There is an overriding perception that poor documentation is devastating for company’s reputation. It’s true, but the majority of businesses underestimate the value of technical documentation. Good documentation forms the backbone of a company’s success. Click To Tweet
Suppose you have just launched a start-up or kicked off a new project and are struggling to create good documentation. It seems to be daunting at first, doesn’t it? For sure – but we are here to help. By reading this blog post, you will gain key insights into the as-yet-unknown world of technical documentation. In this article, we are going to focus on the top mistakes that IT companies tend to make when dealing with technical documentation. We will accompany you through the process and provide you with some pro tips on how to create successful documentation in two ticks.
As ridiculous as it may sound, IT companies are often lacking in information about themselves: their processes, products, infrastructure and networks.
It is worth mentioning that a company’s documentation encompasses internal and external documents. Many companies consider any kind of user documentation to be of great importance and are likely to disregard the company’s internal documentation. But the knowledge within your company is just as important, or maybe even more important, than the knowledge you send to end users.
|Internal Documentation||External Documentation|
Why Should You Care about Your Company’s Documentation?
Good technical documentation helps users and teams:
- reduce mental efforts;
- minimise time and workload;
- develop consistency and
- improve the company’s brand exposure.
What is the Danger of Poor Documentation?
Those who don’t care about documentation will experience hard times. Poor documentation means poor reputation. Don’t you think so?
A good reputation means trust, respect and adherence between customers and vendors. If customers aren’t responding to your messages, then you need to consider changing your customer service approach. By neglecting principal requirements, a company can gain a reputation of being an untrustworthy vendor. This type of reputation is so easy to obtain and almost impossible to get rid of, so make sure you save your reputation before it is too late.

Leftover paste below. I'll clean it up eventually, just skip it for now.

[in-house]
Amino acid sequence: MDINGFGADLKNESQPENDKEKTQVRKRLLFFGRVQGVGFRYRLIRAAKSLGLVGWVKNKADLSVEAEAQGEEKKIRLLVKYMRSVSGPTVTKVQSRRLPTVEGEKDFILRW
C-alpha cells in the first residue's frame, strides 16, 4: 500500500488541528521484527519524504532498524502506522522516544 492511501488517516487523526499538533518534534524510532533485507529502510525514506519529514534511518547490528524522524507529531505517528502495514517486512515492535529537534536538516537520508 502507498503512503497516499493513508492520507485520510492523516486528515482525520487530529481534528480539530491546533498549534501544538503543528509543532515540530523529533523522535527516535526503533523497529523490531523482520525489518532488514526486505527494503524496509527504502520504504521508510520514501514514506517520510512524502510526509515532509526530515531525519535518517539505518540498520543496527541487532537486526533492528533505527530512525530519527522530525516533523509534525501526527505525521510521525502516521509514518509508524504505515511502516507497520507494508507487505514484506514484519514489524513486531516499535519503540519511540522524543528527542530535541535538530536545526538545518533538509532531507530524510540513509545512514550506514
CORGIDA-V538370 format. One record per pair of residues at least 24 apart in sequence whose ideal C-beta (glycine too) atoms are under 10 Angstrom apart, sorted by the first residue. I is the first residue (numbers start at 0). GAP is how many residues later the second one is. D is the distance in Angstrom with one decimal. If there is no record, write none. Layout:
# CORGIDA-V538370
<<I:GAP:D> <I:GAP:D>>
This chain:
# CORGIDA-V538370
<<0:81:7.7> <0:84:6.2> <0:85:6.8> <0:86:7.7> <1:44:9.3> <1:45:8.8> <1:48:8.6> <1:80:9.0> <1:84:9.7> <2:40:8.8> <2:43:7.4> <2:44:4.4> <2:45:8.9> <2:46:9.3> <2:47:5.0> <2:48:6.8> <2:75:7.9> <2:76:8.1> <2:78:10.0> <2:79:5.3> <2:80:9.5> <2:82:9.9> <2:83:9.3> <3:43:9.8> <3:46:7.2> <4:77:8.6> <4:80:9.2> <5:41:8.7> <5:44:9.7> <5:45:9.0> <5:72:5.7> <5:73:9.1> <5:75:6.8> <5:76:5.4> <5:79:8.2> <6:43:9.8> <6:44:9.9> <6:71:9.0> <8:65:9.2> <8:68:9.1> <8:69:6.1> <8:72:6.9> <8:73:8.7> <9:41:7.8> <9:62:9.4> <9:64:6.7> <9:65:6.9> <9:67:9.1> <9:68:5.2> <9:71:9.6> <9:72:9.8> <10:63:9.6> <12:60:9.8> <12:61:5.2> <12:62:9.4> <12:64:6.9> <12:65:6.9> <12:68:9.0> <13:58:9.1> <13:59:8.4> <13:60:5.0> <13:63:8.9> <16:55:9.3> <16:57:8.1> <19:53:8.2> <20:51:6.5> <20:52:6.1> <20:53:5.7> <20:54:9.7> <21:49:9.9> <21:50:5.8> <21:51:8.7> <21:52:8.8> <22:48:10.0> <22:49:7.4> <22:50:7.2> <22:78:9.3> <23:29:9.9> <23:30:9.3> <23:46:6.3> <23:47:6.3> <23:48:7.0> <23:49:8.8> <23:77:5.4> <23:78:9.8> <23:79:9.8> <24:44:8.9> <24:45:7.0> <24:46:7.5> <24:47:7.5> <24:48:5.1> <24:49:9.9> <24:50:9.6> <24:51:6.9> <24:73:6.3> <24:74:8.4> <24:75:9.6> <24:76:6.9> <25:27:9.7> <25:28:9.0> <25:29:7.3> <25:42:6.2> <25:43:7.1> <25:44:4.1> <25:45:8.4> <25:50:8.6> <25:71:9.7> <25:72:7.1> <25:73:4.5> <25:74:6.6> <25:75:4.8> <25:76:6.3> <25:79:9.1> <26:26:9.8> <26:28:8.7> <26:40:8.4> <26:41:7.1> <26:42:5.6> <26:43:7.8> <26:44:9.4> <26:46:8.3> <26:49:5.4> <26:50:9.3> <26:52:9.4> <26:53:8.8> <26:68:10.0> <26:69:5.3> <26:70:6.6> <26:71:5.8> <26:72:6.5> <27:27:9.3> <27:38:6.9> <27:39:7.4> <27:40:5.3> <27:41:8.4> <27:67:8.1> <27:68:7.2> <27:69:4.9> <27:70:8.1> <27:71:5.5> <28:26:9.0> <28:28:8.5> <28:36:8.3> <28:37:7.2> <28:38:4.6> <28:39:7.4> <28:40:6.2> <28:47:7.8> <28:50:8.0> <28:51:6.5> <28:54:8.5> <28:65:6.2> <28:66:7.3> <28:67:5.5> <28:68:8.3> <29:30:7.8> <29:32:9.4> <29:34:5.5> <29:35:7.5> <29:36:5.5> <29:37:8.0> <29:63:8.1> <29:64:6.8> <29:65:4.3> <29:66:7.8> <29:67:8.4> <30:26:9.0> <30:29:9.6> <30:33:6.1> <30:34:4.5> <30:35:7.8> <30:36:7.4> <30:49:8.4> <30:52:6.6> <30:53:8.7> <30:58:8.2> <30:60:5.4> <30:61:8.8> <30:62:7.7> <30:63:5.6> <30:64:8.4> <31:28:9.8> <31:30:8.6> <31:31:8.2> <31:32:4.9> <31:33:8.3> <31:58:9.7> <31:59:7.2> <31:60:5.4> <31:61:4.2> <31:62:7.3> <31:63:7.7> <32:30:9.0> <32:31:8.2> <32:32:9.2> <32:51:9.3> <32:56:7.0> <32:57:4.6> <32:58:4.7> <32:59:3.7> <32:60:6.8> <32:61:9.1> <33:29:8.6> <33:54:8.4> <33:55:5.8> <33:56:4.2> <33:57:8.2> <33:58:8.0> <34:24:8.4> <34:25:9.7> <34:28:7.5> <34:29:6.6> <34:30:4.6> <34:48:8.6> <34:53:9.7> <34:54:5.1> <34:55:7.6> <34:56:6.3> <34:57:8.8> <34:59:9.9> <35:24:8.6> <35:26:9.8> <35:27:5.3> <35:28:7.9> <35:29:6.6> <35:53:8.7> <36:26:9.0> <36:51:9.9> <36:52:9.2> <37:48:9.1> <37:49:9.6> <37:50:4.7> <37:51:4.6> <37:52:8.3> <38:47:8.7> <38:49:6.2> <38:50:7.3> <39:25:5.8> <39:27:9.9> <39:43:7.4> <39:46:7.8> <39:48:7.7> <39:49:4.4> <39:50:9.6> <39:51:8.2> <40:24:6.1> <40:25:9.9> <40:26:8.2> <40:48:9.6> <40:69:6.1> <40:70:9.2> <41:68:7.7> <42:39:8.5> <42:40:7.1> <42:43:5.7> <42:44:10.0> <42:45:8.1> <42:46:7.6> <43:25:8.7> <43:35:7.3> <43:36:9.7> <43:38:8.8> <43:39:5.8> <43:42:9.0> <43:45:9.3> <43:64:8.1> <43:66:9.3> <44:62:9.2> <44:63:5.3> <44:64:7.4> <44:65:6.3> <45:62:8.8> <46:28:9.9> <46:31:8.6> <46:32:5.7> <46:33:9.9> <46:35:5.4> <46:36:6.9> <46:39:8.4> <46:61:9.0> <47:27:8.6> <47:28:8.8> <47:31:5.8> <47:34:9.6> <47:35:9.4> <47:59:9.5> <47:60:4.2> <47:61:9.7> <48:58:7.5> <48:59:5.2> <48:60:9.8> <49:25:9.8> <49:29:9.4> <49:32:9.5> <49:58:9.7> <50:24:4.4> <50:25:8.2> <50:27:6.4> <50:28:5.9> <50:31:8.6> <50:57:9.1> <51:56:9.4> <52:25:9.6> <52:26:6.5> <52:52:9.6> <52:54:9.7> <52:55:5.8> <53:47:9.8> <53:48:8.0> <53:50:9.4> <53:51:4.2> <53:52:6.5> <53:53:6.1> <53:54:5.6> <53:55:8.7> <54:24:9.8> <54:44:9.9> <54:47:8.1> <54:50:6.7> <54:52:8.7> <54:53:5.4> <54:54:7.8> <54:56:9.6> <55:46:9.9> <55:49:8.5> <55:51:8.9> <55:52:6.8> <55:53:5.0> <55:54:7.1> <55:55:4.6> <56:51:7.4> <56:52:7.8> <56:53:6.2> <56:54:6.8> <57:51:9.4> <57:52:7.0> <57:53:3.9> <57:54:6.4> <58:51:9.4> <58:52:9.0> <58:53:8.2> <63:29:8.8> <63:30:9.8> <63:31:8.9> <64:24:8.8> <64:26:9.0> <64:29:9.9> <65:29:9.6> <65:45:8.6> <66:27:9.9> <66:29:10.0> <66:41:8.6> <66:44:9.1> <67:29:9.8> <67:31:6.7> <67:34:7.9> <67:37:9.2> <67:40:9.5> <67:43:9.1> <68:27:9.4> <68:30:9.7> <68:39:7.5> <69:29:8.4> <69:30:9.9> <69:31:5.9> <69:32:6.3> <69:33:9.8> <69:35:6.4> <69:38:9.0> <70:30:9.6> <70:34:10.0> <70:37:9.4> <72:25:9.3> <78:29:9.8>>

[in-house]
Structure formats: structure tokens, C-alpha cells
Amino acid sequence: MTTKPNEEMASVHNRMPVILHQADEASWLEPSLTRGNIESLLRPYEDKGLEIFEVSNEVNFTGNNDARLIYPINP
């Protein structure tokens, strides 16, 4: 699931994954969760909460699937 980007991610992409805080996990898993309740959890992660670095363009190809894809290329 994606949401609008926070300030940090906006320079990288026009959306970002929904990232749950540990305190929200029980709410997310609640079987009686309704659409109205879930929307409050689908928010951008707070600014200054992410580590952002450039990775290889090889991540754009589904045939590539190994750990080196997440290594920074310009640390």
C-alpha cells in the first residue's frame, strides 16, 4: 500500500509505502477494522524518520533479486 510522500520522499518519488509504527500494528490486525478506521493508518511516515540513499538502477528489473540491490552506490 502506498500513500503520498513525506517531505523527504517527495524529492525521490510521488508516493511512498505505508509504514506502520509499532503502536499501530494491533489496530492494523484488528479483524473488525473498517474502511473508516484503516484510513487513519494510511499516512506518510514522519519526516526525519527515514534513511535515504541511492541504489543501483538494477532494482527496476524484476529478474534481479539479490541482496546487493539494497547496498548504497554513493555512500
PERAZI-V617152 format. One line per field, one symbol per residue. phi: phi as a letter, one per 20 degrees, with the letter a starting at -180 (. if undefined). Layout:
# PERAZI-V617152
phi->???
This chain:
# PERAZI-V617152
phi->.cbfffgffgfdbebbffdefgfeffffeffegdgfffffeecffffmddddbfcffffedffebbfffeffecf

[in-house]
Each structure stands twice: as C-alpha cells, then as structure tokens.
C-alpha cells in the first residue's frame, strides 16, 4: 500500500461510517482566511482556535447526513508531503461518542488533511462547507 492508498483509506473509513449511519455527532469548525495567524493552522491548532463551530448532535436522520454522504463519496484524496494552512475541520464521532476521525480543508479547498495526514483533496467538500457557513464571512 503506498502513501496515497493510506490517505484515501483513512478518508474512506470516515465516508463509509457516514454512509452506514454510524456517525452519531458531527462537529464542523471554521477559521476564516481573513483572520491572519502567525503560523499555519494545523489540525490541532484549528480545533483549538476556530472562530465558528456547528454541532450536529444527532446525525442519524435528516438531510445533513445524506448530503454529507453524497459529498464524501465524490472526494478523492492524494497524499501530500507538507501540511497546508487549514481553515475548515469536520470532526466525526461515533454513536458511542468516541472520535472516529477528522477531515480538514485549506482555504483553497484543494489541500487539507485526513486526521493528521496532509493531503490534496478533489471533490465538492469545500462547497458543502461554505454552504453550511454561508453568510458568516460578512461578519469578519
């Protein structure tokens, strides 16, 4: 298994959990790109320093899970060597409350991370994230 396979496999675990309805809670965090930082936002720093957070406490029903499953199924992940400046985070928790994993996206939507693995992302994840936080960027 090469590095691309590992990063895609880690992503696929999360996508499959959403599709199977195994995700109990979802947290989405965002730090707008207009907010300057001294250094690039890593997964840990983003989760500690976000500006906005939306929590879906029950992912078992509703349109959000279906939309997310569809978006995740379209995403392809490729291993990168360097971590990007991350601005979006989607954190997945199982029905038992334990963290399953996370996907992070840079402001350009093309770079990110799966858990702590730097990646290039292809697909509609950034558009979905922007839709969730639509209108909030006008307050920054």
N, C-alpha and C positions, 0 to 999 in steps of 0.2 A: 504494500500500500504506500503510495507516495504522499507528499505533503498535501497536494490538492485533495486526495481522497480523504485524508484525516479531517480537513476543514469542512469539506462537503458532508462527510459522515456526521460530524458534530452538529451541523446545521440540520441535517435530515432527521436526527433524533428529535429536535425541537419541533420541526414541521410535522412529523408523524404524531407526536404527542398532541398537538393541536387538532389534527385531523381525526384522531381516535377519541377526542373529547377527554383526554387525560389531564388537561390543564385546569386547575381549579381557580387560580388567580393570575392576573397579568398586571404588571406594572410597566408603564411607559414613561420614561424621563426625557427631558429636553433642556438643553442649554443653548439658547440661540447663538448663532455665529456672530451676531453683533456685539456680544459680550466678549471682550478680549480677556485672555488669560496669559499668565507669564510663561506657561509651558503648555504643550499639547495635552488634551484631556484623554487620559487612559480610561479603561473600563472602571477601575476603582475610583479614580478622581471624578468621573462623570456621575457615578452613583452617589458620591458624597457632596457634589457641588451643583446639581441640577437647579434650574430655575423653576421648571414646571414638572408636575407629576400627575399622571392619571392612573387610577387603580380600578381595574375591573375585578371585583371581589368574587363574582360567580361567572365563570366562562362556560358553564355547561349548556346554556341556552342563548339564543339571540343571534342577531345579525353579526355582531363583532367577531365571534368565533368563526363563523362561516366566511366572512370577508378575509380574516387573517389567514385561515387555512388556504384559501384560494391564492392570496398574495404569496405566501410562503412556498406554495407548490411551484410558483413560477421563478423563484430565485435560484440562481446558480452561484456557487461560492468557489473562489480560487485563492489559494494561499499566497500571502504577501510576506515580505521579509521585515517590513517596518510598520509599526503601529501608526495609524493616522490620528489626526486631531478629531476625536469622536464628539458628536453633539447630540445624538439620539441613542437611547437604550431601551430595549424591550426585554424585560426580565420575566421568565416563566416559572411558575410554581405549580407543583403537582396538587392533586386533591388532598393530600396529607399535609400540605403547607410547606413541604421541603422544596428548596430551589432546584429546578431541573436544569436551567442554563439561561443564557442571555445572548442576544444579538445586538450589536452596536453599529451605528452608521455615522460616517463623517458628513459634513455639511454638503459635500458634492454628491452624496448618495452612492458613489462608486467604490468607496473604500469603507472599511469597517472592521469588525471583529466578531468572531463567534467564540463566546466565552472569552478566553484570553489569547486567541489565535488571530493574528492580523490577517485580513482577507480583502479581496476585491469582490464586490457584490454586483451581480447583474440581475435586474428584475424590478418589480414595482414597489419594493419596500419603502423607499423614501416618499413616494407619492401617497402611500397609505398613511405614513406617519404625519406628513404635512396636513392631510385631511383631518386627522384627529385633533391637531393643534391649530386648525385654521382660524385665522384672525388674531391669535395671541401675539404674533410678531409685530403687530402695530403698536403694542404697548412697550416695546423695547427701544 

It takes 20 years to build a reputation and five minutes to ruin it. If you think about that, you’ll do things differently. Warren Buffett
Four Main Reasons Why Poor Documentation Can Spoil Your Reputation as a Vendor
1) Documentation doesn’t meet high expectations
Nowadays, customers are quite demanding and critical. It is true that they want to be treated with the utmost respect in the customer-vendor relationship. As a result, they expect you to provide them with all the information they need to succeed and will want answers to any questions at lightning speed. Considering this expectation, you should understand that they will not hesitate to show dissatisfaction and might simply go elsewhere when instructions are not clear or are poorly documented. Moreover, customers don’t read these documents with the same excitement as they would read novels, for example. They act according to the user manual rule: “Open, find it, go back to work”. This means that after a quick scan of the document, they expect to find the information they need with minimal effort. Therefore, technical writers need to ensure good searchability and usefulness of the documents they create. Nobody wants to spend their time on something that has even a tiny flaw – they want everything ready and well-functioning.